Five growth trends for the 2040s

Each week, an investor tells MoneyWeek where he’d put his money now. This week: Angus MacDonald, founder of Financial News and chairman of Helius.

When I sold my publishing business in 2007 I was keen to invest in sectors that would have real growth over the next decade or two. Rather than buying a portfolio of listed equities, I wanted to take a significant stake in a few companies and have a say in how they were run. There were several areas I wouldn’t have the skill to influence, such as insurance or software. Others such as pubs or textiles are declining in the UK, while some were out of my league (oil exploration and nuclear power among them). My highlighter settled on just four sub-sectors where there was a high likelihood of fast growth in areas where I might be able to use my capital to create a business that would be widely recognised as excellent in its industry and produce great shareholder returns.

I also wanted to put the bulk of my money into a very long-term asset that would grow steadily, didn’t need watching much, and offered some real security. Forestry had these attributes and more; with trees growing at 4% a year, a major new customer base in biomass, and the UK importing 80% of its timber, it was very promising. It’s been terrific, leaving other asset classes in the shade. Timber has some real tax advantages too.

Of the four ‘active’ sectors that I was pursuing, I have yet to identify suitable opportunities in two themes – ageing and water. By 2050, there will be six times more people aged 85 or over than there are now (of which I’ll be one). Our generation will need small flats or single-level houses, we will consume lots of medicine, will go on the equivalent of Saga tour holidays, and do all the other things that today’s elderly do, except in crowds.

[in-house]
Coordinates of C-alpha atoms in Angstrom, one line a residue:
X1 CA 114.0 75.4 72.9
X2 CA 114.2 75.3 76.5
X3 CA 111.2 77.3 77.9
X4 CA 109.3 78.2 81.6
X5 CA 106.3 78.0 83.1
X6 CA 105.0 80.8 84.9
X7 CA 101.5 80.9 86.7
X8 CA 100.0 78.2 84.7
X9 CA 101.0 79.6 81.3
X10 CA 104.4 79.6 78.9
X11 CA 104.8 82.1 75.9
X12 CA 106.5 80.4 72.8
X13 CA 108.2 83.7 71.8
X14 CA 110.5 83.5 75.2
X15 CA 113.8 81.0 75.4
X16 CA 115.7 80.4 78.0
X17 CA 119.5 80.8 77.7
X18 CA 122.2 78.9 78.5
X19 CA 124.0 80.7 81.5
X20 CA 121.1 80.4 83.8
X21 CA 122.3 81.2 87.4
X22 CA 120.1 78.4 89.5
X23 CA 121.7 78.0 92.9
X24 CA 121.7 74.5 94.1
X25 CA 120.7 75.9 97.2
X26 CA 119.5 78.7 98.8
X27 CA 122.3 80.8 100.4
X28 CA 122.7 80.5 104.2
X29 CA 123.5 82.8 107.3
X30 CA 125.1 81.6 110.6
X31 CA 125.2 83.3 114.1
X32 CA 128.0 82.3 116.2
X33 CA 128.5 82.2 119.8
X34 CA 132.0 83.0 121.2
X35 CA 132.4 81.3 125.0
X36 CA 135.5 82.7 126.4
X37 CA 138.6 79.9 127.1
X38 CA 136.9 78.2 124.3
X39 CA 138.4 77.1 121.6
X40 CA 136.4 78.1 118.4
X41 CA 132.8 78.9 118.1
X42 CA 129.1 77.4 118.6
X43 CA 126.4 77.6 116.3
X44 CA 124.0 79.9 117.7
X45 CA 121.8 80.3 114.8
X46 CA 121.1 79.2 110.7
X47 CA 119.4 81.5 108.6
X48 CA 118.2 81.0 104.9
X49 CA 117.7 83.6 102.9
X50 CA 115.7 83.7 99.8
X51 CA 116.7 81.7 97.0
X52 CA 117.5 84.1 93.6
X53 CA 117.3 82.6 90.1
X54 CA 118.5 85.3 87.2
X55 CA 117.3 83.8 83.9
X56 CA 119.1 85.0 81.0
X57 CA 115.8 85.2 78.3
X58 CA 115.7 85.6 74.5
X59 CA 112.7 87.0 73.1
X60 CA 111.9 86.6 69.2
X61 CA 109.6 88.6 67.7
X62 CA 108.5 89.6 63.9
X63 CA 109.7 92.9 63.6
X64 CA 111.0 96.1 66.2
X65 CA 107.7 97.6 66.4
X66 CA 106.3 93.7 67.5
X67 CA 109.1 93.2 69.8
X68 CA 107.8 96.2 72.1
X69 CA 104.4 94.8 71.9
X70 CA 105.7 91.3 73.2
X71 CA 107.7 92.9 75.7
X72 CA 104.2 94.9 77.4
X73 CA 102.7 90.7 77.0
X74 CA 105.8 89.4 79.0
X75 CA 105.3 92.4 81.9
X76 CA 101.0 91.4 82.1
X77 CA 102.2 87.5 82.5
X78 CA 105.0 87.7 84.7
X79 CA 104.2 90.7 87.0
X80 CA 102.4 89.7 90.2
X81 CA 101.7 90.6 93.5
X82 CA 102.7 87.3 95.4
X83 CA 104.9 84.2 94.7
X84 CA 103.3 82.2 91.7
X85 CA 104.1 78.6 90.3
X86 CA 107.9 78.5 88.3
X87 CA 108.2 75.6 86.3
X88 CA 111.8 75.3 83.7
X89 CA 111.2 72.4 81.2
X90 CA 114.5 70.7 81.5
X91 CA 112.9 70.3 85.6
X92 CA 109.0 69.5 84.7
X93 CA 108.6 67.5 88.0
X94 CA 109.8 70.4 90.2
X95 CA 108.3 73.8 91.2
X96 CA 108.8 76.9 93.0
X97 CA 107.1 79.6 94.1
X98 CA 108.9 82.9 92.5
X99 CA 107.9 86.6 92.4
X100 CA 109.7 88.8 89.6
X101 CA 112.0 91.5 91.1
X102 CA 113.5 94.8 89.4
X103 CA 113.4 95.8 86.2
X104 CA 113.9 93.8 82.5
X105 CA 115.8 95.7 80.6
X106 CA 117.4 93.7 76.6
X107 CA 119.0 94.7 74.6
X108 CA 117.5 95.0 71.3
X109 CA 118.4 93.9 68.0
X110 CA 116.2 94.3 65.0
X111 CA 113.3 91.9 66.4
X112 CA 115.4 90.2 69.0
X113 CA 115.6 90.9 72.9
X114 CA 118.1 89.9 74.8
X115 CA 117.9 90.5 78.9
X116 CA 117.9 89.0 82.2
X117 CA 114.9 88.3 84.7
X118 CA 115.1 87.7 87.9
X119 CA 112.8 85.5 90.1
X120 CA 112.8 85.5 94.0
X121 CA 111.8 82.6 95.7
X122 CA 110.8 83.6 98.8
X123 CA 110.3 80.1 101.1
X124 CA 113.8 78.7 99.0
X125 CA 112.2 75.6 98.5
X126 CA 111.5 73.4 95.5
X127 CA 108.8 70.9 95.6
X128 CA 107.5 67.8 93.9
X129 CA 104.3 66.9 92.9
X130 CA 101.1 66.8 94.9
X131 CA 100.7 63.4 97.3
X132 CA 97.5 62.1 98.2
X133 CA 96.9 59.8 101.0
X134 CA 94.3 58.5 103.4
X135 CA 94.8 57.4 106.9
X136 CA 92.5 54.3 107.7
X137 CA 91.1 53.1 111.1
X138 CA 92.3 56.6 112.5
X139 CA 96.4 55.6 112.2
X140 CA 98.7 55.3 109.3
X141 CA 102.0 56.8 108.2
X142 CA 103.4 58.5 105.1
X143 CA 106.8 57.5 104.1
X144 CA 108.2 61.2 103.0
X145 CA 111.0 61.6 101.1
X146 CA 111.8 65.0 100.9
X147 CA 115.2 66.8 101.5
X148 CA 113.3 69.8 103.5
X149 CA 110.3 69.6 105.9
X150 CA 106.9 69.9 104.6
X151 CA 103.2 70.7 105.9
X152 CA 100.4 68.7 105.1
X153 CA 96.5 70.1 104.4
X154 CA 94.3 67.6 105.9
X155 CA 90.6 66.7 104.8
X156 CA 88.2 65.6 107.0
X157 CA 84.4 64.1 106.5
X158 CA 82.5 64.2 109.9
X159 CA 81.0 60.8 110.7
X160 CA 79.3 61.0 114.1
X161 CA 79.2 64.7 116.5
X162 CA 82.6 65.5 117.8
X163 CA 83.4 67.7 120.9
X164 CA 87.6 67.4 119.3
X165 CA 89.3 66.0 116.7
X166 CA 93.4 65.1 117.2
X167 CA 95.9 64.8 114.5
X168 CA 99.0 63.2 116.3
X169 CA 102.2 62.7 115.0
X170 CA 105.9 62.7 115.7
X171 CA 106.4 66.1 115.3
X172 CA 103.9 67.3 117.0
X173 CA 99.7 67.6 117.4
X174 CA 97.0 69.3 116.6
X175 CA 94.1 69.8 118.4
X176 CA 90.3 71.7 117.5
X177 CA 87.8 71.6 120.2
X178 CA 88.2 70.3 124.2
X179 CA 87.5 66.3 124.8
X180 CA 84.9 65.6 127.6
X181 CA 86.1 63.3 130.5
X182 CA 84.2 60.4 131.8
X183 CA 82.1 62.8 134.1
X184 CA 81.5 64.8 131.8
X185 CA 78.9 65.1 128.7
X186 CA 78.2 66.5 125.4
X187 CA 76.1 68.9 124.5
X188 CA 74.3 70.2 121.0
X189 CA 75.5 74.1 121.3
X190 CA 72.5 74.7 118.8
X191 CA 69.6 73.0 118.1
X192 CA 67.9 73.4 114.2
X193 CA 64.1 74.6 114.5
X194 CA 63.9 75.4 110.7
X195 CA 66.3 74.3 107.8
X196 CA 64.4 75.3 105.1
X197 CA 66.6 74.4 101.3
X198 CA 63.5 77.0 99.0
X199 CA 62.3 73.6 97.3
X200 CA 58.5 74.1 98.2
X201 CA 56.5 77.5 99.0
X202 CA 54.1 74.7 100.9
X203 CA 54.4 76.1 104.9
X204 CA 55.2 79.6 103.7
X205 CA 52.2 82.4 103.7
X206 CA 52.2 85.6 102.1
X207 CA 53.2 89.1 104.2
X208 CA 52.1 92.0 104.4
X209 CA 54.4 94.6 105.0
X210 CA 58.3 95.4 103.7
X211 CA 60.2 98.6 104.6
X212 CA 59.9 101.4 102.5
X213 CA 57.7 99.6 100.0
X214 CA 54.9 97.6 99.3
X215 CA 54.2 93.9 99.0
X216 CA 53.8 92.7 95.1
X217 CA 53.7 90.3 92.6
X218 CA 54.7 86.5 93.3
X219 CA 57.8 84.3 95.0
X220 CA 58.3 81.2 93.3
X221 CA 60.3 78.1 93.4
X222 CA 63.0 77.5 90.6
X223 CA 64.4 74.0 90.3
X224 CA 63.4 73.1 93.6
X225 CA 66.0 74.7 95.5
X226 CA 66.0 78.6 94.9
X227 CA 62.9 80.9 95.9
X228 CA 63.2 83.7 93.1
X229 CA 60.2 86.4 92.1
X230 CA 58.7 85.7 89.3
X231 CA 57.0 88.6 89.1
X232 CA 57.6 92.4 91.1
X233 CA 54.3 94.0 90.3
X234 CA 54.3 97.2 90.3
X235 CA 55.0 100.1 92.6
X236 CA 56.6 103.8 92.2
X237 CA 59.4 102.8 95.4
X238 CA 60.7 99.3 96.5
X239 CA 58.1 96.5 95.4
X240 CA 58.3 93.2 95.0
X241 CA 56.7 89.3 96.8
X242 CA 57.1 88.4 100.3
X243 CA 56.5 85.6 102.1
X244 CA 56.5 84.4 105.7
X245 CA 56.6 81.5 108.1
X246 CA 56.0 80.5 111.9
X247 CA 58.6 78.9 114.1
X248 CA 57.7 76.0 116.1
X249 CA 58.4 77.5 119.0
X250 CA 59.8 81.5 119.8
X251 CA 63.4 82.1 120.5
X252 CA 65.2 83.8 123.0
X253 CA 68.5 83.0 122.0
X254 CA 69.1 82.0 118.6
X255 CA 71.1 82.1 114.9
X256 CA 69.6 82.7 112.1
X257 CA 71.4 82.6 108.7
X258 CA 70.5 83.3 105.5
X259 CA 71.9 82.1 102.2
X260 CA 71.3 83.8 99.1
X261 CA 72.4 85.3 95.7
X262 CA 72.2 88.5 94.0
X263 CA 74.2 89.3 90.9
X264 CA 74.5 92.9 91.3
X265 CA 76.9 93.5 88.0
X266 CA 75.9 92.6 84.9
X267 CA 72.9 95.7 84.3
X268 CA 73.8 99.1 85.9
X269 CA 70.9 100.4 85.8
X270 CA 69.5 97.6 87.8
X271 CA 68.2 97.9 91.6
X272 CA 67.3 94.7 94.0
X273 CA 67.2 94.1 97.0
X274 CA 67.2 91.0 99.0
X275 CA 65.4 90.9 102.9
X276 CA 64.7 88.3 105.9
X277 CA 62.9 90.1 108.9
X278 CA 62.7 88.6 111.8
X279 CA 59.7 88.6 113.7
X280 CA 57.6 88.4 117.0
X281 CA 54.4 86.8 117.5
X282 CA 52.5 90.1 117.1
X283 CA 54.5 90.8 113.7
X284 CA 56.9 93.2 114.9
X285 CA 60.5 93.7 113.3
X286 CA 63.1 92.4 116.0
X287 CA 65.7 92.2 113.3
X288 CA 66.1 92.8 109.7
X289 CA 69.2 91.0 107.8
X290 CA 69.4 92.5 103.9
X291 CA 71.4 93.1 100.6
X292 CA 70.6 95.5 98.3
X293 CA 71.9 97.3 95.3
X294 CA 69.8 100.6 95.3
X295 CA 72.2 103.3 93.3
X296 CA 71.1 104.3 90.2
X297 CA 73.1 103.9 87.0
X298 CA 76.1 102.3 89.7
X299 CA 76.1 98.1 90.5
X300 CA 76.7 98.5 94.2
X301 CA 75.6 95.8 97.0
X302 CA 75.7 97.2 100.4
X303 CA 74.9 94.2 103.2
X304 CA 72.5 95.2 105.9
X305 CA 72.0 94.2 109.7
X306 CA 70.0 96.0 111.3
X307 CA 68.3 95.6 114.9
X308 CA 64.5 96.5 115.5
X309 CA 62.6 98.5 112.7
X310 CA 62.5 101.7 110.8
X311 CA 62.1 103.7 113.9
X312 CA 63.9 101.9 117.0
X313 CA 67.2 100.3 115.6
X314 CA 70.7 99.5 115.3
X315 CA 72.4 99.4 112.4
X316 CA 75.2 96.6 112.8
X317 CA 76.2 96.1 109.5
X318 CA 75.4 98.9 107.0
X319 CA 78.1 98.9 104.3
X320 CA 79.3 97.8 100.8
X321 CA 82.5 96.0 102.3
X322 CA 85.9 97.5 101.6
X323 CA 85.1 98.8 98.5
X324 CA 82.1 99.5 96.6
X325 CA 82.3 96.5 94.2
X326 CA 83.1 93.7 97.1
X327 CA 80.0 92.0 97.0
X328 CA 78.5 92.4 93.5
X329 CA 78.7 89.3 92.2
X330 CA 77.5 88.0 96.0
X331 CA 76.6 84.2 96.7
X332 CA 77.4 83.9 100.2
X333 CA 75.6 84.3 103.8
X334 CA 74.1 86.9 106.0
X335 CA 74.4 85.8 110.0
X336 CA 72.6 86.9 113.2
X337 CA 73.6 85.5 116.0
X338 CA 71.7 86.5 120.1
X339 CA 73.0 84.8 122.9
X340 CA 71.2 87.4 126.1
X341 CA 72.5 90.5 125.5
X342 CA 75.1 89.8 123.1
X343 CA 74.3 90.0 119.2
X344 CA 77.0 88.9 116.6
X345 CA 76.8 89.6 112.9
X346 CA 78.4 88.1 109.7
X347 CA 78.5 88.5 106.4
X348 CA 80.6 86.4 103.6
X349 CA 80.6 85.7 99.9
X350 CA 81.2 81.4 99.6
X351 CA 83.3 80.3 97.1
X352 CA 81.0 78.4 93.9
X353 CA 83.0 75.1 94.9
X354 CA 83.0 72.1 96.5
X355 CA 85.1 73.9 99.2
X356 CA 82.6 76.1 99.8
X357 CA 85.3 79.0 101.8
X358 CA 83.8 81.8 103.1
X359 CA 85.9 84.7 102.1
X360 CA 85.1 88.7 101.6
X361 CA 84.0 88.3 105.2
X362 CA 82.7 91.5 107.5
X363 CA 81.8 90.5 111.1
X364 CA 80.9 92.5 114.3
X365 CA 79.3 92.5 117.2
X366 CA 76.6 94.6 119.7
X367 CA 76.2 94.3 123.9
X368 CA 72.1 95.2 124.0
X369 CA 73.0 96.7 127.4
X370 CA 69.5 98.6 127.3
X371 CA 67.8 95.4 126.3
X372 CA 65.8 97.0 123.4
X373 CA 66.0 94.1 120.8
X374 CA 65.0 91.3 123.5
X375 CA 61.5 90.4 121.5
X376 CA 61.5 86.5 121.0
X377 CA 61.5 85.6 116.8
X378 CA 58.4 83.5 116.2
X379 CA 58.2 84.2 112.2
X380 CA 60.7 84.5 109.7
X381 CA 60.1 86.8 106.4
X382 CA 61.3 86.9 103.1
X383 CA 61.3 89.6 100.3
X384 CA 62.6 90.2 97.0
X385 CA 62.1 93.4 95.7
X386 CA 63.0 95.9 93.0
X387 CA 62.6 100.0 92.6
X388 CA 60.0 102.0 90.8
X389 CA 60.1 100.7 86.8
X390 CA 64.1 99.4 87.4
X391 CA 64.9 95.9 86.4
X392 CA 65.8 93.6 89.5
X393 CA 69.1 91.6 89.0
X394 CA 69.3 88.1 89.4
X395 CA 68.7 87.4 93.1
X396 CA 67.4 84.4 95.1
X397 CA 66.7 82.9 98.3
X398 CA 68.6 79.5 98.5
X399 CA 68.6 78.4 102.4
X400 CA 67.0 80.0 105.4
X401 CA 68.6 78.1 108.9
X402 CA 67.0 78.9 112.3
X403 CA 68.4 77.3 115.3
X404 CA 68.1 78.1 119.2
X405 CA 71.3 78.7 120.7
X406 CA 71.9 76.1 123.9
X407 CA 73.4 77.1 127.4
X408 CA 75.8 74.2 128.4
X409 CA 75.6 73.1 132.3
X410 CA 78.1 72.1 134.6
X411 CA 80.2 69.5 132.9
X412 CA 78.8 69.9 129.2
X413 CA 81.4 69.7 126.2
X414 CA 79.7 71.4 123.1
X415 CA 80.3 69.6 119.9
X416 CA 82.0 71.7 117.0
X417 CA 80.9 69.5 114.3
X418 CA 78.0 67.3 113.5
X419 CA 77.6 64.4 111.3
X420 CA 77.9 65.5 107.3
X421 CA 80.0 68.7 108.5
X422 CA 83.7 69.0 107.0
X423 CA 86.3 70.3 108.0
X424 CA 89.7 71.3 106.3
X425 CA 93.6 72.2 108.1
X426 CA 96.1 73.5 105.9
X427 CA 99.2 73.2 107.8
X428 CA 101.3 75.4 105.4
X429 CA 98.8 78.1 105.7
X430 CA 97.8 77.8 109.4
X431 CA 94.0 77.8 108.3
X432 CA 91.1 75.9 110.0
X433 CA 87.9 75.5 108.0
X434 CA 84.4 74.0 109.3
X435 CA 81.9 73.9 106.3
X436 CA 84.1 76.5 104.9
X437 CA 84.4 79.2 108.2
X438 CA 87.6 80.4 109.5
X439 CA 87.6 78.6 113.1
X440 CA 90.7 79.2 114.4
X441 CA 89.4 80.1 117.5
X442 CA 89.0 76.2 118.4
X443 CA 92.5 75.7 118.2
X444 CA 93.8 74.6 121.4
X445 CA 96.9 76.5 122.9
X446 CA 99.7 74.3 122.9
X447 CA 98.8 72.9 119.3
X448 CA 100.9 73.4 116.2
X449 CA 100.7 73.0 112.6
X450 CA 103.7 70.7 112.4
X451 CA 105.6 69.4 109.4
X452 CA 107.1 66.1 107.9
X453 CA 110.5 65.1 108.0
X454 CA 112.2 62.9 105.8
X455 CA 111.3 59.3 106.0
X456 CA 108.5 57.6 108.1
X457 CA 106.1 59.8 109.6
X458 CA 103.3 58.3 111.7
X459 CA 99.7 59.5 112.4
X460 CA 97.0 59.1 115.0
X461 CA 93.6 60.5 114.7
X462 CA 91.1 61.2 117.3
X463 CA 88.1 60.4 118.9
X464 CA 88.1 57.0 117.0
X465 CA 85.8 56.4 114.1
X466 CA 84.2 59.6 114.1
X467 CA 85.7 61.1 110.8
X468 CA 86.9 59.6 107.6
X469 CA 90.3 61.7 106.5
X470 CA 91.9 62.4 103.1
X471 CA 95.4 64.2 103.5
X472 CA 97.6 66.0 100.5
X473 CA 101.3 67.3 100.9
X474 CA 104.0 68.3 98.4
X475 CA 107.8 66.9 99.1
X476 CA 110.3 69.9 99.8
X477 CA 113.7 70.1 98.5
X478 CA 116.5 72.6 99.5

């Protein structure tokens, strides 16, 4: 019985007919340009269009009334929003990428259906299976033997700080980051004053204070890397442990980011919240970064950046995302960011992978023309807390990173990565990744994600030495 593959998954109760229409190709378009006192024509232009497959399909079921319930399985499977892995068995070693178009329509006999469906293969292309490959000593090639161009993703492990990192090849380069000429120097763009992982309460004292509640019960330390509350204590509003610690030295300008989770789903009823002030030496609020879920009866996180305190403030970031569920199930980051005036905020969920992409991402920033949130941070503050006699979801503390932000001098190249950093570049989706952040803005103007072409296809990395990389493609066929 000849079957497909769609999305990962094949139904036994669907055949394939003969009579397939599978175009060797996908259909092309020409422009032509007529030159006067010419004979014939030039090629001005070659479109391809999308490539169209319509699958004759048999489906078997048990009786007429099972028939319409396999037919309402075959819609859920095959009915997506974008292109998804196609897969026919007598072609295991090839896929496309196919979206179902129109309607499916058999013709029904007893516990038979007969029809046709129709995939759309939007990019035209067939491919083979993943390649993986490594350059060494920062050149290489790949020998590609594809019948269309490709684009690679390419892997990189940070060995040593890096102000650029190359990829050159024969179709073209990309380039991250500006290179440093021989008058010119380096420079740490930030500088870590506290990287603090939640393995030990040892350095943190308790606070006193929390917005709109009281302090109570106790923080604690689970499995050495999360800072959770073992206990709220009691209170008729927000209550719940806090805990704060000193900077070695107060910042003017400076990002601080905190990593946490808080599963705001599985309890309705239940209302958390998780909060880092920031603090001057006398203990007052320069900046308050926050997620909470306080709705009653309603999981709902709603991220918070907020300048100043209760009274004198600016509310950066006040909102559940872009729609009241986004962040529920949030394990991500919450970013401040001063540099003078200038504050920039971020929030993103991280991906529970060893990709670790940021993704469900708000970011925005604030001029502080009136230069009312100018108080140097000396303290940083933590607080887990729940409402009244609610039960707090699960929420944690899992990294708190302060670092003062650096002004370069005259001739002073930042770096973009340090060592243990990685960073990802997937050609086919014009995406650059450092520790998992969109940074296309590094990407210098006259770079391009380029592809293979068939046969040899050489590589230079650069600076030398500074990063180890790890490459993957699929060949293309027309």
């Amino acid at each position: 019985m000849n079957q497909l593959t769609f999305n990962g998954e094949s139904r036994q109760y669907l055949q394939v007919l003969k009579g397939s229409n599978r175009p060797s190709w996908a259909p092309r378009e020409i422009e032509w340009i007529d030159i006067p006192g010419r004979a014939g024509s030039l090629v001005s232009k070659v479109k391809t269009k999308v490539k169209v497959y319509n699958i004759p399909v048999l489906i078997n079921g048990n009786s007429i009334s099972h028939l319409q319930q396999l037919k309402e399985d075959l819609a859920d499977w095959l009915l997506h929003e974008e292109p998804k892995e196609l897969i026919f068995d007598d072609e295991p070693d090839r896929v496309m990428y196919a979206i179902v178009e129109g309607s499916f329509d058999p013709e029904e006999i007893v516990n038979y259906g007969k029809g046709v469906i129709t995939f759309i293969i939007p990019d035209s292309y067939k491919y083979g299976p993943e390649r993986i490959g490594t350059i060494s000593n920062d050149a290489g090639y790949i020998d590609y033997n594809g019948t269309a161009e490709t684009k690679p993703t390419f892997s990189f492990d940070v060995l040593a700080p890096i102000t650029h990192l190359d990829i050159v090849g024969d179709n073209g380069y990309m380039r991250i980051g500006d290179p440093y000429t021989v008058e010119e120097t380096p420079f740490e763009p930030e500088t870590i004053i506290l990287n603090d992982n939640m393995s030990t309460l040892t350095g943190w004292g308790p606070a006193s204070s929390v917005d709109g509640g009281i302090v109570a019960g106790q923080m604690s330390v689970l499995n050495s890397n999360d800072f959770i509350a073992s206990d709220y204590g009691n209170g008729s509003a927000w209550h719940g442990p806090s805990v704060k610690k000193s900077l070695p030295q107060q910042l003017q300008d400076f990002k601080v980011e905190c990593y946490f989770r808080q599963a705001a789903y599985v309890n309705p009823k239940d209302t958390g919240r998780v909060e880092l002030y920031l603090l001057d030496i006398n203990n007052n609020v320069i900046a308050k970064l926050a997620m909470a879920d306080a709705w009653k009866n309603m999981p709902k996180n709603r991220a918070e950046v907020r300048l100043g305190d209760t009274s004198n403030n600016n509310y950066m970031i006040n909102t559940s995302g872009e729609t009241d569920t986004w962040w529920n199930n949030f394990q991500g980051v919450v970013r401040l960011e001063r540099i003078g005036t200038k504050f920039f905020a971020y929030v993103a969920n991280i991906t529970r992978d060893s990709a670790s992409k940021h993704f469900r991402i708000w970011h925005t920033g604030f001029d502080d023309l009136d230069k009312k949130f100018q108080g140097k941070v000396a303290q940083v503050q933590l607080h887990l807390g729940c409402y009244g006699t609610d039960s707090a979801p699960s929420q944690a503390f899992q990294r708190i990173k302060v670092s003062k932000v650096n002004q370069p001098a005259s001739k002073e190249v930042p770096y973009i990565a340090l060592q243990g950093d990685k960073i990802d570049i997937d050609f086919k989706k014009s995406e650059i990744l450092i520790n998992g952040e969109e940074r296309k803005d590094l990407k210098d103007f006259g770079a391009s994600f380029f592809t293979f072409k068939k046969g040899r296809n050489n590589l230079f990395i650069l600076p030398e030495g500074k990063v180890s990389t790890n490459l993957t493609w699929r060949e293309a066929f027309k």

I would steer clear of care homes – they seem to struggle to maintain the sort of standards we would like our parents to experience. But there’s no doubt that our ageing population represents an enormous future business opportunity. As for water, around 70% of the world’s population lacks access to clean water and sewage. As China, India and other countries in the ascendancy invest in their infrastructure, water and all its ancillary products will have big money spent on it; so pumps, desalination, filtration technologies and so on seem a natural investment area.

The two sectors I have invested in are waste and renewable energy. In the UK, 60% of business waste still goes to landfill. The current 500 or so landfill sites will all be full by 2020. I am chairman of SWR, a private company which approaches big, complex waste producers – such as car dealership Lookers, Inchcape, Dobbies Garden Centres and Macdonald Hotels – and helps them progress to the highest possible recycling levels and cut their waste-disposal costs substantially. Our revenue this year will be double last year’s at £7m, and our clients love us, so I am convinced we’re on to a good thing.

As for renewable energy, here I am focusing on biomass. My best option was to invest in Helius Energy, the only quoted firm in this area. I have a 19% stake and have recently joined the board. The company has consent for two sites – one in Rothes by the River Spey in Scotland that uses whisky draff (a by-product of the distilling process) to produce heat and electricity, and a 100MW site in Avonmouth that will burn waste wood and forest residue. I am also investing in a large waste-wood aggregator that will supply chips to biomass firms.

A secondary benefit of looking at the investment potential of different sectors it that it is helping my four boys to identify promising and interesting jobs. Whether it’s capital gain or career paths, looking for growth sectors on a 20-year horizon must be the right thing to do.